Power price hikes

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Many readers will have noted the super profits announced by the power companies. We have not been surprised by that, given the way electricity and gas prices jumped 17 per cent earlier in the year.

A family is said to be in fuel poverty when it has to spend 10 per cent of its income on power to heat and light their house. This is very relevant to the many Borders people who are on fixed incomes such as pensions or unemployment benefits.

These issues do not apply to MPs and MSPs within the 10 per cent of the population with annual incomes more than £40,000 and not in the over half that have less than £20,000.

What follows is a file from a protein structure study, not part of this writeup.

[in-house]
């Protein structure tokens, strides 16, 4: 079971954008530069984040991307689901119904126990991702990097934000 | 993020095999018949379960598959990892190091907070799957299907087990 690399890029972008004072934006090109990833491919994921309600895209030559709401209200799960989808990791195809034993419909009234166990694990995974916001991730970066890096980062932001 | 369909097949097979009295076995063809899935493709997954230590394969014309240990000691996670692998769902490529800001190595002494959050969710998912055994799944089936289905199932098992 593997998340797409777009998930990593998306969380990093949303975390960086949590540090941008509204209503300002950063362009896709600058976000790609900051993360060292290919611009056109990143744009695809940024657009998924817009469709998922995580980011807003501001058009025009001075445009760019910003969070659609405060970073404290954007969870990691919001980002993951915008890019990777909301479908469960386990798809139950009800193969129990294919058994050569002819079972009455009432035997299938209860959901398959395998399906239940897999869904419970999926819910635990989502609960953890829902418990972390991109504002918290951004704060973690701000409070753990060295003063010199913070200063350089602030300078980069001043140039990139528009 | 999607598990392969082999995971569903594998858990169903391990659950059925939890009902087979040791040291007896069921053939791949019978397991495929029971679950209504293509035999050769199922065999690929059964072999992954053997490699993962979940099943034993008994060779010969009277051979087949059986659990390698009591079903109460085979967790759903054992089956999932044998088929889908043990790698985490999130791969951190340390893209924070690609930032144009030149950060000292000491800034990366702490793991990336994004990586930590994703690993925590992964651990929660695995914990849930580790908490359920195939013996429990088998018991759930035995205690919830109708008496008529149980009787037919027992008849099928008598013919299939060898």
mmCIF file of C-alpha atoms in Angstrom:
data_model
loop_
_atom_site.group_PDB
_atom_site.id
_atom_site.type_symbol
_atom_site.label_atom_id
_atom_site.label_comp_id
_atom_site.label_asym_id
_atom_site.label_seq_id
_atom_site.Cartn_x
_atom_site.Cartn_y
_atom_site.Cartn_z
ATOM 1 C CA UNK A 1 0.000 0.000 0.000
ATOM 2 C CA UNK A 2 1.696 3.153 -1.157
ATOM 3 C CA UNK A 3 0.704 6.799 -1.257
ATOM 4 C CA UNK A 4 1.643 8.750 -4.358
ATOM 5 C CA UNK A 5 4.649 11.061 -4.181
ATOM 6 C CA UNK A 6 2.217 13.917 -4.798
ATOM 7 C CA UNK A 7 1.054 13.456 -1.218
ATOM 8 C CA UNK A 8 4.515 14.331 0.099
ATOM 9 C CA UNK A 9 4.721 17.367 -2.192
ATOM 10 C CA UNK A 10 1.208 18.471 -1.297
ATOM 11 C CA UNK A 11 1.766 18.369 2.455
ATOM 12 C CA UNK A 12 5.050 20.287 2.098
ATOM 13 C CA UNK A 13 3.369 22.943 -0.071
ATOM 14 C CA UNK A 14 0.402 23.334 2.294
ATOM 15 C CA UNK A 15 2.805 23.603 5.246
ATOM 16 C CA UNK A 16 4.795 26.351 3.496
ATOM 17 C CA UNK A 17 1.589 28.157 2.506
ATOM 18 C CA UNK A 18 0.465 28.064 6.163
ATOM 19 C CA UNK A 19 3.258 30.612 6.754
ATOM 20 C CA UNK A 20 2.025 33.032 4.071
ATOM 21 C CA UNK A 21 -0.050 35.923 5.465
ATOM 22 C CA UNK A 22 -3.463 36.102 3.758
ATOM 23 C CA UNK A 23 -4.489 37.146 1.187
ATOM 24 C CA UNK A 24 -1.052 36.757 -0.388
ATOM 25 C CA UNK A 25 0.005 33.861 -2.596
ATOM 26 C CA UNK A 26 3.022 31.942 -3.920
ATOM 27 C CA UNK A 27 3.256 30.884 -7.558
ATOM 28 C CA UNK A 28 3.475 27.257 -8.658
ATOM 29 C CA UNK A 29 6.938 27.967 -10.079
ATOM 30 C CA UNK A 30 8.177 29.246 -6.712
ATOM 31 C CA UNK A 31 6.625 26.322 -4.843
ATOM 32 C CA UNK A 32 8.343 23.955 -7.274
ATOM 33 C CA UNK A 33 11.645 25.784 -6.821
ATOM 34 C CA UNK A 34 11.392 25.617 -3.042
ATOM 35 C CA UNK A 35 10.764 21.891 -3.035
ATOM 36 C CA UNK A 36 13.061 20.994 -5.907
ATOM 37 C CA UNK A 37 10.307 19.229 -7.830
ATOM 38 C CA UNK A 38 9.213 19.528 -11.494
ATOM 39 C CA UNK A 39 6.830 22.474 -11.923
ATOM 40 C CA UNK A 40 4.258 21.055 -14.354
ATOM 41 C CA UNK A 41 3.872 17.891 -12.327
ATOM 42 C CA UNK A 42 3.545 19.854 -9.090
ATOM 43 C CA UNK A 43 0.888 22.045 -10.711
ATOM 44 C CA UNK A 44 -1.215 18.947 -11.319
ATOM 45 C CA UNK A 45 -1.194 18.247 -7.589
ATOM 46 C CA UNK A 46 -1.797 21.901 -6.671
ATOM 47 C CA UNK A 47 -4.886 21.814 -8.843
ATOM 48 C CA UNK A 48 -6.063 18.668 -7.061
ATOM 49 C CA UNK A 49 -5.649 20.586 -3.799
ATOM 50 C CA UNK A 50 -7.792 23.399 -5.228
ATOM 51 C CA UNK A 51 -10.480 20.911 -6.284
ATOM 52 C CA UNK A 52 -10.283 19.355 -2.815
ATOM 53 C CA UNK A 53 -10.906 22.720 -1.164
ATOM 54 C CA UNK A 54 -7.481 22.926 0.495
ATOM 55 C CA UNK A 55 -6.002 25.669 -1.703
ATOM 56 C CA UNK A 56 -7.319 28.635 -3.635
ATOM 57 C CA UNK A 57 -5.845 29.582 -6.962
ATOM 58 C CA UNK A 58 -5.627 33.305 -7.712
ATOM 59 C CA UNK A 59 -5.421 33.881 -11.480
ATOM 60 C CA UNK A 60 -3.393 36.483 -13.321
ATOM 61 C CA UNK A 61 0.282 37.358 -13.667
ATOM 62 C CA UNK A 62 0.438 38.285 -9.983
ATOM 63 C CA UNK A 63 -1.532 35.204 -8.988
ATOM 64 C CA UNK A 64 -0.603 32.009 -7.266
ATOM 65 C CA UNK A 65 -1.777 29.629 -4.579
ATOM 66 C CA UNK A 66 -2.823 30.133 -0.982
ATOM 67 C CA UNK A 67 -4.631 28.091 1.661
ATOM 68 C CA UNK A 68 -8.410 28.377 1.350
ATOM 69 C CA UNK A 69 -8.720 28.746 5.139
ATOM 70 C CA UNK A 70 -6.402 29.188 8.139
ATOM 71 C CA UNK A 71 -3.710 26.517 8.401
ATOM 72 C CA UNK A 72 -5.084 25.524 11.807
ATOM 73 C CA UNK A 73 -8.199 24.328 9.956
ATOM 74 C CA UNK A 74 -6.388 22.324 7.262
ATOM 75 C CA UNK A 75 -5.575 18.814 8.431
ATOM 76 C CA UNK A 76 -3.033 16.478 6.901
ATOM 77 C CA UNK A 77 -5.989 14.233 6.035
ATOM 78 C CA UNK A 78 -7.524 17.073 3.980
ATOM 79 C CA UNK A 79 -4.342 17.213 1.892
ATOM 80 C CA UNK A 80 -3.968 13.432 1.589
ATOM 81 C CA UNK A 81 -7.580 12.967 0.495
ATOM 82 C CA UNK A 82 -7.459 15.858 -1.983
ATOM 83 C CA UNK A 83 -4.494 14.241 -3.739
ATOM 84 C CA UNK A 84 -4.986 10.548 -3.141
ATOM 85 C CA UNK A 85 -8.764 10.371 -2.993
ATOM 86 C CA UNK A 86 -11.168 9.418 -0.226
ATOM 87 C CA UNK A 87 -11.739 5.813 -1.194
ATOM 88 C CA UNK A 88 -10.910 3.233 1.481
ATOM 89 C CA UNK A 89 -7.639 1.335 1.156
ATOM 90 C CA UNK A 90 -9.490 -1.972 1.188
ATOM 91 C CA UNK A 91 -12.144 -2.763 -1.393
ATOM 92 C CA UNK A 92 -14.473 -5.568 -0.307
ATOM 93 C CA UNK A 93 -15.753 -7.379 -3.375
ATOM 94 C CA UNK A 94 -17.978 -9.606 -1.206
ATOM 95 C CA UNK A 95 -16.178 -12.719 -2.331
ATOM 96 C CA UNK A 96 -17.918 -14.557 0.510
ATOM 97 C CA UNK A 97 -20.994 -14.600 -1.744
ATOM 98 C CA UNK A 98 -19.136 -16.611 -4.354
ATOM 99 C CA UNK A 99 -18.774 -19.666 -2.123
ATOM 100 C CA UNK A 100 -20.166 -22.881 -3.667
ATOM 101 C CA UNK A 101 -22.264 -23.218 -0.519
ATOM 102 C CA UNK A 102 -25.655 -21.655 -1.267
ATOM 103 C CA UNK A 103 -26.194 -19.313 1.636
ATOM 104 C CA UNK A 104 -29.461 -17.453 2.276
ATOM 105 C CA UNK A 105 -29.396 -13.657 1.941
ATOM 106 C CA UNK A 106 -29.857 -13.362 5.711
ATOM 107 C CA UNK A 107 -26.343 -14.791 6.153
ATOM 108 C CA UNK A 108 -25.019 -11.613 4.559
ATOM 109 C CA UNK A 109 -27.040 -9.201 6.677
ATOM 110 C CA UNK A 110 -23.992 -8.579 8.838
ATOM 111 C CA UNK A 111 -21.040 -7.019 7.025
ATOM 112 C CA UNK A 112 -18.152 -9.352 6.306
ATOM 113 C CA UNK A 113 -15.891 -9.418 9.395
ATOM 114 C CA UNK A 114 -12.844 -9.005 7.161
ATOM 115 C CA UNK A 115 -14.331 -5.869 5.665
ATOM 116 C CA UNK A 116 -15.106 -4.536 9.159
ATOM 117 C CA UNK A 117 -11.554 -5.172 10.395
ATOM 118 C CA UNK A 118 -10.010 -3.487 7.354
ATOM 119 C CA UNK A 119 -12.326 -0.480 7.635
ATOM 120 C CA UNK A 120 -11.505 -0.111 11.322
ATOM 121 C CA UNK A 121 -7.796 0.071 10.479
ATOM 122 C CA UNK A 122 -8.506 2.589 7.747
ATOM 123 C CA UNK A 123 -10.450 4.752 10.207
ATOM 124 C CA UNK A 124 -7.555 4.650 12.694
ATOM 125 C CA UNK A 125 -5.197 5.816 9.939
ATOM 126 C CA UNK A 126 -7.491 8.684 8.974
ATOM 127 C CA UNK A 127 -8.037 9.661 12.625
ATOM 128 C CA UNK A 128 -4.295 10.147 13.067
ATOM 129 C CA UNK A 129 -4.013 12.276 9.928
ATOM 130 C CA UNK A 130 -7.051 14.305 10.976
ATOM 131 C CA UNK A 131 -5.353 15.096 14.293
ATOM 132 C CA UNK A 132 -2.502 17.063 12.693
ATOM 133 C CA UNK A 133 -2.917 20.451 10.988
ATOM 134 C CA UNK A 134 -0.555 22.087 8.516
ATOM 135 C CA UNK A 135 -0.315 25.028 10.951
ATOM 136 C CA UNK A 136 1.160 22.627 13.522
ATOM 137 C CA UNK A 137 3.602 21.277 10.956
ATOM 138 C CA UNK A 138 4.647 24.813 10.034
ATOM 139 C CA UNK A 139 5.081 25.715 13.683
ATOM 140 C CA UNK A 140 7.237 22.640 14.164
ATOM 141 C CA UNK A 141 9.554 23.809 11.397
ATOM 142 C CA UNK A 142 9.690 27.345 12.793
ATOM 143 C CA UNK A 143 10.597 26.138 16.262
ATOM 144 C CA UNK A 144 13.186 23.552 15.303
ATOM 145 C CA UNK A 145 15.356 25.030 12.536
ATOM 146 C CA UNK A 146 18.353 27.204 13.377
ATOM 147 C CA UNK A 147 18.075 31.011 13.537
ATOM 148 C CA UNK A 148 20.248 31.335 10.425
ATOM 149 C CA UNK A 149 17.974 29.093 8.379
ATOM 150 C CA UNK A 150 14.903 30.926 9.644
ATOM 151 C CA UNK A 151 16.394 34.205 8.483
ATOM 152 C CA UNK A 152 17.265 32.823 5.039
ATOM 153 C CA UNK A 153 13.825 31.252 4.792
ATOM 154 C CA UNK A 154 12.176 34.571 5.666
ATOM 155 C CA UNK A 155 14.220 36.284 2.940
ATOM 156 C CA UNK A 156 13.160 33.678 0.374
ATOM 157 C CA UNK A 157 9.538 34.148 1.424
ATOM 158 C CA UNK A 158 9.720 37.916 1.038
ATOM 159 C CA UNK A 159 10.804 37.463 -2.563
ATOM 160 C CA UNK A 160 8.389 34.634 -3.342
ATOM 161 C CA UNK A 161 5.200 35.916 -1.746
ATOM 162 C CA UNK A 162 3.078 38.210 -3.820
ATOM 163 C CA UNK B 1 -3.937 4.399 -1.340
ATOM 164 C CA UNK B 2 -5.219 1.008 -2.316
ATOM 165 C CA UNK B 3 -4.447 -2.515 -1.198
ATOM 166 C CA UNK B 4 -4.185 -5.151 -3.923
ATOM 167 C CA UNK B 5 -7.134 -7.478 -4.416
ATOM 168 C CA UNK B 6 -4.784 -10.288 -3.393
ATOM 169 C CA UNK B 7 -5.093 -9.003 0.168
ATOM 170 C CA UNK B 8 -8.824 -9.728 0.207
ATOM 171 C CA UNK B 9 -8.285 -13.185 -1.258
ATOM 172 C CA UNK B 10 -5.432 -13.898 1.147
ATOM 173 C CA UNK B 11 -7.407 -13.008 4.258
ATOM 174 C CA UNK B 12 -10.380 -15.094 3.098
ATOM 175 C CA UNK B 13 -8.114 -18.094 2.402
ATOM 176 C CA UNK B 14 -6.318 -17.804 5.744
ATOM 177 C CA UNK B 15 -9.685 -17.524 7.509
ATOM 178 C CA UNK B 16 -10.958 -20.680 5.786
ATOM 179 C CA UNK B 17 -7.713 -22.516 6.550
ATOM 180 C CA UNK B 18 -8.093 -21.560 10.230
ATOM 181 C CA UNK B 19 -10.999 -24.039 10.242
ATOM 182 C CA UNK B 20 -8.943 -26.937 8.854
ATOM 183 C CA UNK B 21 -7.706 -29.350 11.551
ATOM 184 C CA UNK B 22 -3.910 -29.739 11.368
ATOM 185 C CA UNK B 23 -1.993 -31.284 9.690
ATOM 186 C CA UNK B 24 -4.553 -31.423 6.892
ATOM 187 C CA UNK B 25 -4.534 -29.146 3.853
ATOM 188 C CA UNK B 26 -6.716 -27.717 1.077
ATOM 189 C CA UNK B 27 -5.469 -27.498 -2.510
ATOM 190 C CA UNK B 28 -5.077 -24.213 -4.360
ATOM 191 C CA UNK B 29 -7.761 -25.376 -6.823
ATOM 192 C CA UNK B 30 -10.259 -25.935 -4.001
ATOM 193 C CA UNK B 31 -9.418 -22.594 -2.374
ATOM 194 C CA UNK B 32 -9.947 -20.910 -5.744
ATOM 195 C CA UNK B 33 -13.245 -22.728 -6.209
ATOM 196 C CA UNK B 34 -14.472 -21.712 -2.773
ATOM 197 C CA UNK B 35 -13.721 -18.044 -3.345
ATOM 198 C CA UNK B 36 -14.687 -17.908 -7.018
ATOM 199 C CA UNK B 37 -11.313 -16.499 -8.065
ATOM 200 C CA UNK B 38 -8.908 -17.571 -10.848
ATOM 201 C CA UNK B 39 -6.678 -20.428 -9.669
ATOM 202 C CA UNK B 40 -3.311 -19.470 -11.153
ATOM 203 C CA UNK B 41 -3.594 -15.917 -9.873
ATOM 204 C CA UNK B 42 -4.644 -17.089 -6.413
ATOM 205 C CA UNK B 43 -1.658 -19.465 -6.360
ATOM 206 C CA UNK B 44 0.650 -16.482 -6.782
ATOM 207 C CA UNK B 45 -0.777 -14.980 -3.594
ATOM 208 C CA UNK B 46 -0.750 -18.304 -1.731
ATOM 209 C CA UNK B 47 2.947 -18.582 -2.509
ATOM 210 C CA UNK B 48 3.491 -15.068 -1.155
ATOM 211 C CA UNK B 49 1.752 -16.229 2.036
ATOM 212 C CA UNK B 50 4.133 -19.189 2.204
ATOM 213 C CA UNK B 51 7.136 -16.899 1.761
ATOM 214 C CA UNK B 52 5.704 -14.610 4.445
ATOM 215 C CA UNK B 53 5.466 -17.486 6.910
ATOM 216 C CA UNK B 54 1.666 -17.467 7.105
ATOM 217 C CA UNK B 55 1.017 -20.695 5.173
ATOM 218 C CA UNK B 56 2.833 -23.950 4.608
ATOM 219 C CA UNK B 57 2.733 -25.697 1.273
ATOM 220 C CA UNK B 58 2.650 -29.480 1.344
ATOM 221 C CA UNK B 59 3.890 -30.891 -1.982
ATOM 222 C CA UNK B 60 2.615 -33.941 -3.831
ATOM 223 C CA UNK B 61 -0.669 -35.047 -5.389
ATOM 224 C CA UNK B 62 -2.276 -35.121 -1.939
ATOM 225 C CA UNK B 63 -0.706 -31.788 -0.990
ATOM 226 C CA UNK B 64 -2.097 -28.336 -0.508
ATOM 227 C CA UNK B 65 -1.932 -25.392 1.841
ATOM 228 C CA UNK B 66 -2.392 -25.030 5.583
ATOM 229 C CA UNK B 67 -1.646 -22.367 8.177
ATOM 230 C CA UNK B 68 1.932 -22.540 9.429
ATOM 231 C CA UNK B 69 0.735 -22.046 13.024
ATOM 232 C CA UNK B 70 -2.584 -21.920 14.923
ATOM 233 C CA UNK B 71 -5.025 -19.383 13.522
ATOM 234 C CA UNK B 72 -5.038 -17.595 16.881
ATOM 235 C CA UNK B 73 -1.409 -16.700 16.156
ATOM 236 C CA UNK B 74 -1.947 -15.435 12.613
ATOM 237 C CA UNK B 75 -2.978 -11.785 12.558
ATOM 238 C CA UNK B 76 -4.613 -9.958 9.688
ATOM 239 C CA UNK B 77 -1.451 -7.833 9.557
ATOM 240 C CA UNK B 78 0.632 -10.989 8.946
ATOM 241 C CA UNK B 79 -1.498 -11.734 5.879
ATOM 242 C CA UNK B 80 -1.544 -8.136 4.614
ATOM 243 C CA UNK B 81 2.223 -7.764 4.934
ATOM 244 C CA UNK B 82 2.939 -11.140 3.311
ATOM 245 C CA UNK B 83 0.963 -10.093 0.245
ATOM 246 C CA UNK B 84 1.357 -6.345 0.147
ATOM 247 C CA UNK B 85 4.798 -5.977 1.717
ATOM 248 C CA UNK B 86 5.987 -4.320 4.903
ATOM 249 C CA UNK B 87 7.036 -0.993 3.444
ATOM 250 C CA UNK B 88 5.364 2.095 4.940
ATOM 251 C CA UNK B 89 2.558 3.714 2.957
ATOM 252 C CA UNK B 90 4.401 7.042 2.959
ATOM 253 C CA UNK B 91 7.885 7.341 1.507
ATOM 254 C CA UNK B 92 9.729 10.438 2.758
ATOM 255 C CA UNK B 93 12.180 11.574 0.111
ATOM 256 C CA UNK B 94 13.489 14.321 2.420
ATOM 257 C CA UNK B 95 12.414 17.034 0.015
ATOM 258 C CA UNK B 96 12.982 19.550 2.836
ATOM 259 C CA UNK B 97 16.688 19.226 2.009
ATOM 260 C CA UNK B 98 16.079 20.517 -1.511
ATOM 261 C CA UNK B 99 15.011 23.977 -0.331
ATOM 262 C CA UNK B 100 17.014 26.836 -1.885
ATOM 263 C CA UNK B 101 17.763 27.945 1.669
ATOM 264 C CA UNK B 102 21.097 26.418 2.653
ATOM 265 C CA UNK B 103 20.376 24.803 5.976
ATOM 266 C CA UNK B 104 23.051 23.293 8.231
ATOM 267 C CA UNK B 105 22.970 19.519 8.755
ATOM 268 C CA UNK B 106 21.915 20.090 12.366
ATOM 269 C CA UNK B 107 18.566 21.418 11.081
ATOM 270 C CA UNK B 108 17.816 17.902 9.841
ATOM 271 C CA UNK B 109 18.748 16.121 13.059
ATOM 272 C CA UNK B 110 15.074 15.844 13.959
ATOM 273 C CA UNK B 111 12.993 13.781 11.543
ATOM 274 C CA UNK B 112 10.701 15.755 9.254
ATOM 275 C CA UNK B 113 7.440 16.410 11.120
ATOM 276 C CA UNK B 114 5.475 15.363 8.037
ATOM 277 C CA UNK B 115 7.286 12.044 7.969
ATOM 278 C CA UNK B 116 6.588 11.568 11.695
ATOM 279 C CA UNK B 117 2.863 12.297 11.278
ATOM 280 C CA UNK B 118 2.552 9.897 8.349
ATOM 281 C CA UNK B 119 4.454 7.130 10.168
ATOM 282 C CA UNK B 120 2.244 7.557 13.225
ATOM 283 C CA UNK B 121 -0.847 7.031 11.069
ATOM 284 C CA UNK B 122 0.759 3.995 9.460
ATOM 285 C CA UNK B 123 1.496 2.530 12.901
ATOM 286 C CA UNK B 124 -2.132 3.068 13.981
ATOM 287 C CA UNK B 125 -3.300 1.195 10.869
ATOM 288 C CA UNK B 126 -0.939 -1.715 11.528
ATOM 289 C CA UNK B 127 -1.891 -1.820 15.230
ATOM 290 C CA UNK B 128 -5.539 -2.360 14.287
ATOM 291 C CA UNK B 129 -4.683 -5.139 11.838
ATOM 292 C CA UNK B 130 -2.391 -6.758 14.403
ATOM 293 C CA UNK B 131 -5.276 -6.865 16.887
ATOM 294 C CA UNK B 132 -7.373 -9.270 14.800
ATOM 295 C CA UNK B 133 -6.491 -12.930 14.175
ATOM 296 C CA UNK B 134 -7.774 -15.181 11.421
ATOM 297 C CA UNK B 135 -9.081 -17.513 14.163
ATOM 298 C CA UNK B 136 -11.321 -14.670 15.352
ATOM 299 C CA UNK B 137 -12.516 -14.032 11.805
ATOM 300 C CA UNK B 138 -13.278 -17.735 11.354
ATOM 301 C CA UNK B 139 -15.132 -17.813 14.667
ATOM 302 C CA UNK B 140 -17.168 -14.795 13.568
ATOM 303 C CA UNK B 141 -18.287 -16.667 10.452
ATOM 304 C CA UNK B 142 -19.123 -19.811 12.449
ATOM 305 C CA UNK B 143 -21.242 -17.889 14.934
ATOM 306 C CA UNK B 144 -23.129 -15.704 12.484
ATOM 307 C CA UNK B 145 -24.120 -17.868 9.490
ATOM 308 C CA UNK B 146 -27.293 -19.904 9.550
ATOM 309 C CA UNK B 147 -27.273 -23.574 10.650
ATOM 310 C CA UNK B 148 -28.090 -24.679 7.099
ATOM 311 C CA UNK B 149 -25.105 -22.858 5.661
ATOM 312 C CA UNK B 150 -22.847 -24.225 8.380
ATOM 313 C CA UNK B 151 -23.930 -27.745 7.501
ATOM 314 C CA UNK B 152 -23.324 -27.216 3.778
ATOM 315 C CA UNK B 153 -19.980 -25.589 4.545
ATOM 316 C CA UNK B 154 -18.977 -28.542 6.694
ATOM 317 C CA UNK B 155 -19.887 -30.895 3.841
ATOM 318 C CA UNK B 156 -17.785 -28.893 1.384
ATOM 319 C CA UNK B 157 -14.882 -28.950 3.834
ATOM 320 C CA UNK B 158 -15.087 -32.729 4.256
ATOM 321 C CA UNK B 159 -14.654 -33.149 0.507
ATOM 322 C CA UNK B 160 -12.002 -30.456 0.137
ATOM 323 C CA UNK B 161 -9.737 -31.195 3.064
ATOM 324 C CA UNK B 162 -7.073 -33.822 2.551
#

The prospect of another long winter has been made even more intimidating when the Liberal Tory government in Westminster adds to the burden by increasing VAT to 20 per cent. Earlier this year the SNP having secured election here, abandoned the 2007 promises to eradicate fuel poverty by 2015.

Labour went along with the lie that all will be cheaper with the market. I think it is obvious we cannot trust a profit-driven market that does not take account of public care so we need to take back energy and power into public ownership.

Norman Lockhart

Innerleithen